In every kayaking or canoeing excursion, weather plays a big role, because it determines the visibility and calmness of the water. Warm and sunny days are ideal for kayaking, although some people prefer doing it at any given time, as long as they feel safe doing so.

If you are to kayak in dangerous waters, you need to have good visibility so you can maneuver with ease. As a result, you should not kayak in cold weather, because there is a high probability that you won’t see clearly, and this would jeopardize your safety.

In addition, you need to avoid storms and strong winds, because they make the waves rougher, reduce visibility, and can make you tip over. This is especially dangerous when there are deadly reptiles, snakes, sharks, hippos, etc.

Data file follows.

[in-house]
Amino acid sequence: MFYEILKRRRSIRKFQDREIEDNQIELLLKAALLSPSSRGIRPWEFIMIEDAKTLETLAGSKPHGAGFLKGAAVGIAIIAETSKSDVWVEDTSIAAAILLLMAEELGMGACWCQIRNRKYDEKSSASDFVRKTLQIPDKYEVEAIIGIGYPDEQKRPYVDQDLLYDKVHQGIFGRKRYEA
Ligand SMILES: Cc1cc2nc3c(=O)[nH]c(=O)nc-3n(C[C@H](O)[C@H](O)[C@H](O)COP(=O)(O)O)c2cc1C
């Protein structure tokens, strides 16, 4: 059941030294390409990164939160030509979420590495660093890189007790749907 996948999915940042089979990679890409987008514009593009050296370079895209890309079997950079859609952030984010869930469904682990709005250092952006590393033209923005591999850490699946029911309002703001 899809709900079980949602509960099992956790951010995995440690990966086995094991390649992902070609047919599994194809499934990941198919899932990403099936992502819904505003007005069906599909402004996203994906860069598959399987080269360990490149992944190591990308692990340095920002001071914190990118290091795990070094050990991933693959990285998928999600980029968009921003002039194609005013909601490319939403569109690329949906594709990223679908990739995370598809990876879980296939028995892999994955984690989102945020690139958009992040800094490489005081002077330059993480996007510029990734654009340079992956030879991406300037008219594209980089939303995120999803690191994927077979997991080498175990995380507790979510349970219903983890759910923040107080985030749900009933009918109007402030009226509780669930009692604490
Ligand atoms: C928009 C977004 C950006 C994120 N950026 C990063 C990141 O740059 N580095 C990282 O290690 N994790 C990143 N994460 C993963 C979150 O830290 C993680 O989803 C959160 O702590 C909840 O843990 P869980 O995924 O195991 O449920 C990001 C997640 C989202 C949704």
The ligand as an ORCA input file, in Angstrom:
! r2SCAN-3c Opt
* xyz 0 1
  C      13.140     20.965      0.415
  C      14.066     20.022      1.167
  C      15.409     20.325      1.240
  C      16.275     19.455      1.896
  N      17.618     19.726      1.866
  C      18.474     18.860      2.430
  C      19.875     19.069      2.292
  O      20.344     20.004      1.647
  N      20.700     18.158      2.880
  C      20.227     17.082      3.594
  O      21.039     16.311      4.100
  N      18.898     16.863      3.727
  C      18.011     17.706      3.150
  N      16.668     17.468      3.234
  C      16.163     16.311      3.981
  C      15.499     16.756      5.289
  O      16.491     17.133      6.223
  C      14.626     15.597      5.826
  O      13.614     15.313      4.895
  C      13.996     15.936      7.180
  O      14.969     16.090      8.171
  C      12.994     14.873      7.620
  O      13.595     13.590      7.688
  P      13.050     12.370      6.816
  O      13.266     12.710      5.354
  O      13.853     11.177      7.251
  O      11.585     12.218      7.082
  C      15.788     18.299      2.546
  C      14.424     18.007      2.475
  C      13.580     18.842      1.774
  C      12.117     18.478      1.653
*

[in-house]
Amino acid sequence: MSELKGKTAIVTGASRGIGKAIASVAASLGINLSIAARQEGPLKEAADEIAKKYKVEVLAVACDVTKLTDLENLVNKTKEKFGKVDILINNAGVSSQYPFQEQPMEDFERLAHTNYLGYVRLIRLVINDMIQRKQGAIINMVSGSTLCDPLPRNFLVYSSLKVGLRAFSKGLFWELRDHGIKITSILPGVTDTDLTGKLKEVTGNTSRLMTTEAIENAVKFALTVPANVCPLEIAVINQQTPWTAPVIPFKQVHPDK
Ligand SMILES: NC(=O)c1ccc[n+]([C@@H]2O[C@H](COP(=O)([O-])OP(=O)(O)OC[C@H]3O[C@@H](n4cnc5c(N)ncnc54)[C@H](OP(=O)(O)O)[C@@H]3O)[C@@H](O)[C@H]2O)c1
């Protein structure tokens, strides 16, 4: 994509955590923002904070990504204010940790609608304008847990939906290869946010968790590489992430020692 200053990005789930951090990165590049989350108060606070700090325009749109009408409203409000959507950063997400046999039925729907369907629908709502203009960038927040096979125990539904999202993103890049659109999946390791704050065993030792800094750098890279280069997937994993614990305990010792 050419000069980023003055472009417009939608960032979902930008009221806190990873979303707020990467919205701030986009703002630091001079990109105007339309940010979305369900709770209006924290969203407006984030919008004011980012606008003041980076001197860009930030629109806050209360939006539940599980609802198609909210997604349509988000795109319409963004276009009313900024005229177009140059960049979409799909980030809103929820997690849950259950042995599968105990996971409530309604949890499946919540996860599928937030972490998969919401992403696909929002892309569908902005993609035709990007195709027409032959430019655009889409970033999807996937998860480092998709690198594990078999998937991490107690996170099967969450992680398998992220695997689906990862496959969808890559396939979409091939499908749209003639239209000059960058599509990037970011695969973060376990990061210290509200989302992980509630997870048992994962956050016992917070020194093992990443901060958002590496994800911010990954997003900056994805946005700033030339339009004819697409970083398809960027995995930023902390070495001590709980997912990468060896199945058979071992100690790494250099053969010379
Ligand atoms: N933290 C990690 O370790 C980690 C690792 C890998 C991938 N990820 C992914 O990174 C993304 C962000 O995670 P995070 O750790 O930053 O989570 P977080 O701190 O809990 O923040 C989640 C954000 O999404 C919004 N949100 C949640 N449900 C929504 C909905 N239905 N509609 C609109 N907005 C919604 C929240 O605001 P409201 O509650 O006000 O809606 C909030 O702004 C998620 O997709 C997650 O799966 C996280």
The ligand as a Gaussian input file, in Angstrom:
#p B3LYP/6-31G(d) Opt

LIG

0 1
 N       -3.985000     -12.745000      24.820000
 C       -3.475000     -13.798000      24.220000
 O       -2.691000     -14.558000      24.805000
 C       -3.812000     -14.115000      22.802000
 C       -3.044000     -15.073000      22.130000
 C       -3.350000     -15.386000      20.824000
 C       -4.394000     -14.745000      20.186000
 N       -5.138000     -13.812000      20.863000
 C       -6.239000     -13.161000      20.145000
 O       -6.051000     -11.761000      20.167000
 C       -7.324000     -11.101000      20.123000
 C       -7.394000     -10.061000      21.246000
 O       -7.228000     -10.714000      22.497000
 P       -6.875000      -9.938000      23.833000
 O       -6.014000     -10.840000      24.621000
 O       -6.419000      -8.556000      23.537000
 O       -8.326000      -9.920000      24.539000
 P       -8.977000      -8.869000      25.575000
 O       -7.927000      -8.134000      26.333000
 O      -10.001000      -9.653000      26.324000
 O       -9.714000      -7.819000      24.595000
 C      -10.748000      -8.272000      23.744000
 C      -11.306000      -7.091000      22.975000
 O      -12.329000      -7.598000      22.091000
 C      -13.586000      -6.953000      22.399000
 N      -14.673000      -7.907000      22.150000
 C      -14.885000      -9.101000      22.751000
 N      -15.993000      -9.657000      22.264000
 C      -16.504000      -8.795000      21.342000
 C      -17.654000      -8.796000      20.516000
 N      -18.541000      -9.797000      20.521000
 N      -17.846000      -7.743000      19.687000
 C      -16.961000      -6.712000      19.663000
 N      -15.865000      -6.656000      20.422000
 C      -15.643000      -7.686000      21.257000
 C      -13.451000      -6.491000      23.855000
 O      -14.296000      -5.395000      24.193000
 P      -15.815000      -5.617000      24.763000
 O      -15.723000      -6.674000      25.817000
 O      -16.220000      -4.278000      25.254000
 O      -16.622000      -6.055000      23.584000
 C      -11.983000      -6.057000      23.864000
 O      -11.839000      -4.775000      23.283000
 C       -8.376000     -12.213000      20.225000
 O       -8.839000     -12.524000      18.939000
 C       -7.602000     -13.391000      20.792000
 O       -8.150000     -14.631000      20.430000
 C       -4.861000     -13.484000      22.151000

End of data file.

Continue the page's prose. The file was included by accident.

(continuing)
One of the things you should avoid is swimming in such bodies of water, making it more probably to encounter dangerous animals. Hence, you should always be in your kayak, and try as much as possible not to go near the animals, because they can attack you.

Hippos may look slow because they’re so big, but they are surprisingly fast! If you are in a kayak with only a paddle, you would never be able to outrace them.

Editors Note: If you are looking for a stable kayak, click here to read more about the portable Oru.

Tips For Dealing With A Dangerous Wildlife Situation

Since lakes, oceans, and rivers are home to a vast array of marine life, you might encounter some dangerous animals while paddling, even if you are cautious.

Alligators and sharks are the most threatening animals, and you should avoid them as much as possible. However, if you see a shark, you should try to remain calm, because frantic splashing/paddling can draw more attention. If the shark is aggressive, you are advised to hit it on the snout with a paddle to deter it.